According to the ASPCA, only 17% of dog and cat owners have made the necessary legal plans to ensure their pets are cared for after they die. Most of us assume that our close family members, who know how much our pets mean to us, will step forward and accept responsibility for our pets after we are gone. However, pets that outlive their owners often end up in shelters because proper legal provisions were never prepared for them.
California has laws that allow pet owners to create a trust to provide for the care of their pets. A pet trust goes into effect upon your death or if you become incapacitated and unable to care for your pet. To ensure there are proper checks and balances, you may want to consider naming one person to serve as trustee to handle the money, while a different person acts as your pet’s caregiver with responsibility for the day-to-day care of your pet.
In your trust, you should detail exactly how your pet is to be treated – down to how many vet and groomer visits per year, what the pet should be fed, and any special medical needs. You must fund your pet trust sufficiently to cover your pet’s anticipated life span, and you should include a cushion in case your pet lives longer than expected or needs unanticipated medical care.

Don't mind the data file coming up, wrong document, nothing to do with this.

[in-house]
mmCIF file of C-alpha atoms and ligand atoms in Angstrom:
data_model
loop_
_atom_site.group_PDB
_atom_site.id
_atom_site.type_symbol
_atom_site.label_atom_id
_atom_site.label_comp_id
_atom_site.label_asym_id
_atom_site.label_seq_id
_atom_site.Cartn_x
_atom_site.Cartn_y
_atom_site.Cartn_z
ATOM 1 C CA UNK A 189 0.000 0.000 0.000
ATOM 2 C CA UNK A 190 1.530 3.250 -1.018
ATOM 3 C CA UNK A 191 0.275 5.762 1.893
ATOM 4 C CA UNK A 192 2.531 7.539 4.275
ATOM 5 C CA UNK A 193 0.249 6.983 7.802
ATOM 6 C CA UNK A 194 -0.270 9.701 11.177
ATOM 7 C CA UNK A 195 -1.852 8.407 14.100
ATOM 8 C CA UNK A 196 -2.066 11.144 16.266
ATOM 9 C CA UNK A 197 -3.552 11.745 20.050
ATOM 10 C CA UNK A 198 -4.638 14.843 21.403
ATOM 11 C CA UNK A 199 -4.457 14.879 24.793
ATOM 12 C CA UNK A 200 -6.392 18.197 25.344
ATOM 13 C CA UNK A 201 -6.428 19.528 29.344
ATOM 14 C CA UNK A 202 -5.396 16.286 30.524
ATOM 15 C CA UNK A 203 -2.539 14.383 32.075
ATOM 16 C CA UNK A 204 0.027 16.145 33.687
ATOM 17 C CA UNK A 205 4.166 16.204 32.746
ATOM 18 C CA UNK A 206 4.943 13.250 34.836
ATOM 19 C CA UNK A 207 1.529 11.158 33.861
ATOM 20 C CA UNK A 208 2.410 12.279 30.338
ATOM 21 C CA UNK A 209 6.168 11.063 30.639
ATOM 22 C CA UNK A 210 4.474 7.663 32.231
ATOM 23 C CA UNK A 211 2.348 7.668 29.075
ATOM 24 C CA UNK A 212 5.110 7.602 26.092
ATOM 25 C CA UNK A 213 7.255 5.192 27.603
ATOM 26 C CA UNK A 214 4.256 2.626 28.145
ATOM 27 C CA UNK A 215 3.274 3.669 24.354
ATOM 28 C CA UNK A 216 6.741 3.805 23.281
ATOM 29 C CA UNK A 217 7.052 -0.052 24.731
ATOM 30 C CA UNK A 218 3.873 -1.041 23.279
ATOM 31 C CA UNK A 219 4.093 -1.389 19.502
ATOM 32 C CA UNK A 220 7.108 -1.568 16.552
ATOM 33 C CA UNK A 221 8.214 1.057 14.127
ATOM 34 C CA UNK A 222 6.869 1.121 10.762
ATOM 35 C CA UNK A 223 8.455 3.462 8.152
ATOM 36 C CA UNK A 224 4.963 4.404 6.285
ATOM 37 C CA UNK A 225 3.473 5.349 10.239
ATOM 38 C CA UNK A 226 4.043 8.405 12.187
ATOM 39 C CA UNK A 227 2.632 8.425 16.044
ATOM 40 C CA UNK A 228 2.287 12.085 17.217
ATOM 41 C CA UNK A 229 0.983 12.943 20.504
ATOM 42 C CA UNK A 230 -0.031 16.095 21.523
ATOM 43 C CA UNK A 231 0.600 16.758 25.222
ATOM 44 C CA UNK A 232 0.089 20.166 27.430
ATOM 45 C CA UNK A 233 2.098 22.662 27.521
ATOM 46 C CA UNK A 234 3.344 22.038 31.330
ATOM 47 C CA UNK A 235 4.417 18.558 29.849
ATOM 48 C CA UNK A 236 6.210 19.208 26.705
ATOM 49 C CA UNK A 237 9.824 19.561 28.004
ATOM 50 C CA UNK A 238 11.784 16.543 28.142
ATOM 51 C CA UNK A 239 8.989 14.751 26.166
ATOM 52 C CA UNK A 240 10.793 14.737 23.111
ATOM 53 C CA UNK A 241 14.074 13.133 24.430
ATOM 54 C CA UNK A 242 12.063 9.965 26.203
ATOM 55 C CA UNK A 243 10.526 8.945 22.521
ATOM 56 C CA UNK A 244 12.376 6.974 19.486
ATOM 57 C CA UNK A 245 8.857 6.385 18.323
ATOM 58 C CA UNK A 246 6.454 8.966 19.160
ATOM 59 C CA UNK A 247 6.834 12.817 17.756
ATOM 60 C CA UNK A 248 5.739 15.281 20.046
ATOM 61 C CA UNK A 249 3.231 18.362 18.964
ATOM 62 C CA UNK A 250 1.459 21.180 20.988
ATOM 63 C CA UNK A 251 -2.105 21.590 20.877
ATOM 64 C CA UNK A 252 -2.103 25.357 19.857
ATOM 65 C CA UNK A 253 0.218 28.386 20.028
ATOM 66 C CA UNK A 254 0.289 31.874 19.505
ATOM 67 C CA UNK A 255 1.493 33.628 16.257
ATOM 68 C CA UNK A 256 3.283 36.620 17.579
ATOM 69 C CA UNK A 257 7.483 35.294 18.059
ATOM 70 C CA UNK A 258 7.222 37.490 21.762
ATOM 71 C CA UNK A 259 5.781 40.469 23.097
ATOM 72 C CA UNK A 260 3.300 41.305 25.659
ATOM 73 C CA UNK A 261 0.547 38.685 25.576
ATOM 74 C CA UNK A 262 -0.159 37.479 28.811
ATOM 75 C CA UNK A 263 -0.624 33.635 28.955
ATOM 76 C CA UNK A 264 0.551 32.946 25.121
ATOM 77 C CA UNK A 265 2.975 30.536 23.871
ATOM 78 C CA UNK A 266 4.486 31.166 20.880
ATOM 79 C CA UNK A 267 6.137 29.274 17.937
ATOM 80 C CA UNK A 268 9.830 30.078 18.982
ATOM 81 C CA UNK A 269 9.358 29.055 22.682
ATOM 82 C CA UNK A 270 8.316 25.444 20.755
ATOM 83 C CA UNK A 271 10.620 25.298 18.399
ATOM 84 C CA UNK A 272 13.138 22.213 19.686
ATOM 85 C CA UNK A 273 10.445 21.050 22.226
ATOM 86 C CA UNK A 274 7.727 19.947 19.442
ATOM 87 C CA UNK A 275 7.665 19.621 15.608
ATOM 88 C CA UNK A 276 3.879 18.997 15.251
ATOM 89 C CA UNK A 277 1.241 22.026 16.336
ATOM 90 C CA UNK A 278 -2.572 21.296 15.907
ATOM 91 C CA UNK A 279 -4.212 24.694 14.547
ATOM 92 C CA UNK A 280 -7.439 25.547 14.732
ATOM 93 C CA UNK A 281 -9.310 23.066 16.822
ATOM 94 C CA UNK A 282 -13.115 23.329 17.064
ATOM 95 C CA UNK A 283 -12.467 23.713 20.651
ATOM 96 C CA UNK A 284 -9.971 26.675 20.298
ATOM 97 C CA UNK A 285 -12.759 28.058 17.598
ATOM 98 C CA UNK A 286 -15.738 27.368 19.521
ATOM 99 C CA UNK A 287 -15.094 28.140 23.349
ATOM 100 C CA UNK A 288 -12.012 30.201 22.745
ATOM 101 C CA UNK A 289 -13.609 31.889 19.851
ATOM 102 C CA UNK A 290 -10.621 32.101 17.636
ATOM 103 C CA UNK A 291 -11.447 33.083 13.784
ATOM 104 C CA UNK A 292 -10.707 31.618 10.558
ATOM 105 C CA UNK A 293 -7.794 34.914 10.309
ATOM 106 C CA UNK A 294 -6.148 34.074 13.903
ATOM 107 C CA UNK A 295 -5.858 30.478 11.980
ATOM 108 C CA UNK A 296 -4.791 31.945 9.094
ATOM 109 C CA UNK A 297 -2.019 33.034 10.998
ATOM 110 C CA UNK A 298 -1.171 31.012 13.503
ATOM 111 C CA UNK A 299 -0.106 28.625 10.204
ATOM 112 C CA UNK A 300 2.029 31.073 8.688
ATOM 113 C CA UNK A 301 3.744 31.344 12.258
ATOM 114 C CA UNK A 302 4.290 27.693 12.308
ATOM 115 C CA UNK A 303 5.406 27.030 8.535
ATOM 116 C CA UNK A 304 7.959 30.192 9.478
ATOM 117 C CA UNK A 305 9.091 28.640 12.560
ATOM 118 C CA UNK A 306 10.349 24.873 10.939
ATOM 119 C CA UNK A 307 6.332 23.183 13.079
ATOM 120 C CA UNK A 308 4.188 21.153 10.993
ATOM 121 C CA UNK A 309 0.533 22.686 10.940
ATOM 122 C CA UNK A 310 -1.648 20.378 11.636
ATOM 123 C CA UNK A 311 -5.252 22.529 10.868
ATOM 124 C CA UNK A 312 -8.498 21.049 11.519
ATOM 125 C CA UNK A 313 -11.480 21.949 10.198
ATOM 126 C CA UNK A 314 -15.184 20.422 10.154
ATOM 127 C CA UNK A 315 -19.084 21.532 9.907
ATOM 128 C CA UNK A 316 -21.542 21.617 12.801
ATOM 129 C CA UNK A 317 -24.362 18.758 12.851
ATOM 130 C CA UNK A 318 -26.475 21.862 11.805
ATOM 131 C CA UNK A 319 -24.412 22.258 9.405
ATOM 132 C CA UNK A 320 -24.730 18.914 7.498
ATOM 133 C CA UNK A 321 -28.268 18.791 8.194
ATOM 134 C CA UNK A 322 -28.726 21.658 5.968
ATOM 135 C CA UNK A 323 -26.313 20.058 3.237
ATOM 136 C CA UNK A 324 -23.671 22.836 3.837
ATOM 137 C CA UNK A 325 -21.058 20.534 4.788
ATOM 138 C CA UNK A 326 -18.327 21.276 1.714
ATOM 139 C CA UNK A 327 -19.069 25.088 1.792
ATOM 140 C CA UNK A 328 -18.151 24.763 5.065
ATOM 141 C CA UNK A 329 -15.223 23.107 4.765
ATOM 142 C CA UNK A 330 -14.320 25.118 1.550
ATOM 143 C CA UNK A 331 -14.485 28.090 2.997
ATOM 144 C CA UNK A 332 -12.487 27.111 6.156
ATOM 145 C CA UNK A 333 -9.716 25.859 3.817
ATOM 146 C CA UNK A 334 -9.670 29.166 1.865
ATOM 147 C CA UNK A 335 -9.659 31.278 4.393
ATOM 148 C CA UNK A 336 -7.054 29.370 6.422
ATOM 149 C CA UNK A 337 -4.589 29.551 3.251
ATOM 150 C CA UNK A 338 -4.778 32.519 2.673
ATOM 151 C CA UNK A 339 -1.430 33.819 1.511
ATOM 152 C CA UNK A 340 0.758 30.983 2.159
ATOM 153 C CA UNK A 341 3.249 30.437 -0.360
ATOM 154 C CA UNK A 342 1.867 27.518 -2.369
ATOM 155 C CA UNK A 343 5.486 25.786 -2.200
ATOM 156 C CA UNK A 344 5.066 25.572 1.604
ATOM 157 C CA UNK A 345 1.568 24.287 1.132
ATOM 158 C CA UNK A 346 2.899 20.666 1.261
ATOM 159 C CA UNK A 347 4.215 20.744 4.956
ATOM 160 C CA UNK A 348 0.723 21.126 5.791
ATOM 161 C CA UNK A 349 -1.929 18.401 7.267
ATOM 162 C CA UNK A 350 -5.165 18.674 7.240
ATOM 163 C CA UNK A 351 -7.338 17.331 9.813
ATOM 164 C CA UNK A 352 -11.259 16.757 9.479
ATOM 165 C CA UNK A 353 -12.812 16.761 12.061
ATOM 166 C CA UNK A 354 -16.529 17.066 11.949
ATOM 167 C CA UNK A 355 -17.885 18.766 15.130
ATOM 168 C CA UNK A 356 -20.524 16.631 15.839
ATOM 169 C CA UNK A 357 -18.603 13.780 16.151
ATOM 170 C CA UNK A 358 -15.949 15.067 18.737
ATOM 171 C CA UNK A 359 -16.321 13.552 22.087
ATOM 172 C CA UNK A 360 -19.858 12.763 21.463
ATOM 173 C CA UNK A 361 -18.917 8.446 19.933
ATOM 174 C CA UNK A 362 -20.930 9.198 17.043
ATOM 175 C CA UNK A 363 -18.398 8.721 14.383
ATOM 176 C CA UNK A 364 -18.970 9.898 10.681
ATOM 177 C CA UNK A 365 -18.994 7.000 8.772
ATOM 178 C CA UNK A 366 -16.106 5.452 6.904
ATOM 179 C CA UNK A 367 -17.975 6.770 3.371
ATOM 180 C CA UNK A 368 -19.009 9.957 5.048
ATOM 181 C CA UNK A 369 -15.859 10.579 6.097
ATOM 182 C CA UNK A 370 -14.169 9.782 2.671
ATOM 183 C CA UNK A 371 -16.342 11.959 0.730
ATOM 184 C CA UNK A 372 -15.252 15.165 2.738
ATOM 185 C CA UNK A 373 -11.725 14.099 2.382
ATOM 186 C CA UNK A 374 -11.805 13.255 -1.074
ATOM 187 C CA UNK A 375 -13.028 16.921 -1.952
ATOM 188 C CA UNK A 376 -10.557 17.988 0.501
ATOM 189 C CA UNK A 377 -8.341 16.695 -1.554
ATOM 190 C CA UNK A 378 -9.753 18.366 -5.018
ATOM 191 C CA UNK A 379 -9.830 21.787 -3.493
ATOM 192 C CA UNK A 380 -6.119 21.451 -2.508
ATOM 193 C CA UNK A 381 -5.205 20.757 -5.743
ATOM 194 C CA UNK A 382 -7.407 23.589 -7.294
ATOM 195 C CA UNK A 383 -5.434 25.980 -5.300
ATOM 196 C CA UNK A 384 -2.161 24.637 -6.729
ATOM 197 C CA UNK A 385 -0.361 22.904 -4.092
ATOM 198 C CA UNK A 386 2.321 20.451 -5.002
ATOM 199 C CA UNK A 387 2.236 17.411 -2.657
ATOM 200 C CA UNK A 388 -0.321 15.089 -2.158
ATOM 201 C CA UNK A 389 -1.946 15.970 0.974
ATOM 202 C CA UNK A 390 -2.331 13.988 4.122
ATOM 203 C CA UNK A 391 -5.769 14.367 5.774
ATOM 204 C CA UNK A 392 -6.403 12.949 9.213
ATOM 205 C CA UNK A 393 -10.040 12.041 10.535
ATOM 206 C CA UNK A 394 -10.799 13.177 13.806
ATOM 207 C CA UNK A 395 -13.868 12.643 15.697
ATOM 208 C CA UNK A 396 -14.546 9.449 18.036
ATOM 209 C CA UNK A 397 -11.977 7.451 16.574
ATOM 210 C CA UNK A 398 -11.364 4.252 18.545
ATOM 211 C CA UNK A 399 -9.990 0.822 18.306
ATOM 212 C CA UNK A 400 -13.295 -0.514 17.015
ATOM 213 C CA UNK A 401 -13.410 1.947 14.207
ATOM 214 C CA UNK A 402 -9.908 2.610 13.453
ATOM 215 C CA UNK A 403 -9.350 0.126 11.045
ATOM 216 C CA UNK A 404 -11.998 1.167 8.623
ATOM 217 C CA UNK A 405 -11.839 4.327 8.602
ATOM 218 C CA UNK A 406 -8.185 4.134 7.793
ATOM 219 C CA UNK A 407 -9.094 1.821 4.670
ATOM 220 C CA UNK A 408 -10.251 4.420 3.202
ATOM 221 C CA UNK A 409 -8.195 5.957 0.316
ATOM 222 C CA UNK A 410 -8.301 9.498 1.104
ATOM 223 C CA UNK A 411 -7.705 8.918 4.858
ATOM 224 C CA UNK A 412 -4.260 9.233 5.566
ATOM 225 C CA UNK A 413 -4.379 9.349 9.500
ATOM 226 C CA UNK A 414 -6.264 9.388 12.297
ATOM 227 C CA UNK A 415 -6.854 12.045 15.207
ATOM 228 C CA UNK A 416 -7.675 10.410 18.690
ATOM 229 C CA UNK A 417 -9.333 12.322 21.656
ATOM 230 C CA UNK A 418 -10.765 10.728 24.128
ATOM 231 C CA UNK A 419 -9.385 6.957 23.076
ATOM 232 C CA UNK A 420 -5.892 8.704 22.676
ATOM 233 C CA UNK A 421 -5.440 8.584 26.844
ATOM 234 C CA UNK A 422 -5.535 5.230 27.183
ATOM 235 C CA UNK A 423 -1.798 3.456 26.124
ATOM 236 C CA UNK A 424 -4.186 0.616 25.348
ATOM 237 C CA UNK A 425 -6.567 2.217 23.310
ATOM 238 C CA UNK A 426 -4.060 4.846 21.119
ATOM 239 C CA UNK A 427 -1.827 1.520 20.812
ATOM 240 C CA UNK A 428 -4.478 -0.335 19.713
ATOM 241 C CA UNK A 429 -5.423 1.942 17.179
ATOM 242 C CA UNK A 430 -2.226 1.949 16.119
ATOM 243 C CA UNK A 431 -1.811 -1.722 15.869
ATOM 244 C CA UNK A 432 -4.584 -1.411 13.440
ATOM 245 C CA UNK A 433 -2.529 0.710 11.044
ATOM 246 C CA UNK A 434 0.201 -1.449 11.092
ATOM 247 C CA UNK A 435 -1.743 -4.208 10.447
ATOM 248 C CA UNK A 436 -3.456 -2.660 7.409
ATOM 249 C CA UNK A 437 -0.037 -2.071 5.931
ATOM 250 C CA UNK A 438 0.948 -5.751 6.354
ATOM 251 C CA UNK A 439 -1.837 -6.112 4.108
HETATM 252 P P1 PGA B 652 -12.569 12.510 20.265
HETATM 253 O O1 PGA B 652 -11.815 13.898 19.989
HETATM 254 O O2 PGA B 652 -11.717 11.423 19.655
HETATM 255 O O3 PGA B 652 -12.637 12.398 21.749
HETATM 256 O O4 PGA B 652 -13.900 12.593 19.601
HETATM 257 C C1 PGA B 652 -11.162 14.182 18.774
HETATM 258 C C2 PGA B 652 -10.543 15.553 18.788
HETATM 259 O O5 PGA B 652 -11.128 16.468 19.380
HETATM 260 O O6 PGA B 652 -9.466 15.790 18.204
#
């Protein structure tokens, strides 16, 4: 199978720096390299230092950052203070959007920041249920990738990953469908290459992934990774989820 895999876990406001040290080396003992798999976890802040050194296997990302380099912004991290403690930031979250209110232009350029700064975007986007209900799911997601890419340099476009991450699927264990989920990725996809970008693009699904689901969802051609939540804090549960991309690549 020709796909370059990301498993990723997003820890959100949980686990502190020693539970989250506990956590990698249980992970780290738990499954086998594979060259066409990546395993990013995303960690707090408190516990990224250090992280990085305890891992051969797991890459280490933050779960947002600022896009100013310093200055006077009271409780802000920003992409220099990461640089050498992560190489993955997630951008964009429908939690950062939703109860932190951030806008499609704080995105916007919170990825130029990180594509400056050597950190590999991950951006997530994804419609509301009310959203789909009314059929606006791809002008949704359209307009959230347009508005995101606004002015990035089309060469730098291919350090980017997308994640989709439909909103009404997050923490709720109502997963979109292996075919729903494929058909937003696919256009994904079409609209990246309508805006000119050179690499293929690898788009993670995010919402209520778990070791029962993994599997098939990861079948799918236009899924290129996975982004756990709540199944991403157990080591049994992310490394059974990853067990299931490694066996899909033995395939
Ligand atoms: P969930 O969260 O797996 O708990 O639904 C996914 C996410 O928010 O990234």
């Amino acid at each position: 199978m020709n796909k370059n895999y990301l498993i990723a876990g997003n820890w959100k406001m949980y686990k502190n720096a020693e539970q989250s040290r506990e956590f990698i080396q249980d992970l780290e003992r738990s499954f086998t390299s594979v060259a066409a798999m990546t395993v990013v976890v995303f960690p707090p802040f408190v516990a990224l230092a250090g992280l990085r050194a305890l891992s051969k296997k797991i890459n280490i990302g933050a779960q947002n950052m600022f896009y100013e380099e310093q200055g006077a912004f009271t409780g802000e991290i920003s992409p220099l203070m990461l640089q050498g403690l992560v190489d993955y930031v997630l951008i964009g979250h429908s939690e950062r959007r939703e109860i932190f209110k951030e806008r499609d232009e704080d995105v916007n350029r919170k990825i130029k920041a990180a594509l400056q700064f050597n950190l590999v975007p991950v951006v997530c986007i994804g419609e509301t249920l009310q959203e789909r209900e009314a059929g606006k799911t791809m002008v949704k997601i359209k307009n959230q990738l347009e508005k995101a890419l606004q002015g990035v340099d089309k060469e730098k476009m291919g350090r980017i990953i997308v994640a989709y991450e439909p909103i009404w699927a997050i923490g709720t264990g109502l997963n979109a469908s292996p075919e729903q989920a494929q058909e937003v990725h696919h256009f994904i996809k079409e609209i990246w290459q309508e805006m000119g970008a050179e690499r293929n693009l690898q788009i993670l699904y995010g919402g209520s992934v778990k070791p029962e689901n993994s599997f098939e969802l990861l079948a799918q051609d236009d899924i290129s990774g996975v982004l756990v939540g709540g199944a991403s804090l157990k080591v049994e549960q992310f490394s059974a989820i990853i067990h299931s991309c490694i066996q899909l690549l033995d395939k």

Don’t make the all too common mistake of providing for your pet through your will. Probate court can tie up wills for months or even years. It is a god idea, however, to document the existence of your pet trust in your will.
If you would like more information about protecting your loved ones – including your pets — call our office today to schedule a time for us to sit down and talk. We normally charge $750 for a Family Wealth Planning Session, but because this planning is so important, I’ve made space for the next two people who mention this article to have a complete planning session at no charge. Call today and be sure to mention this article.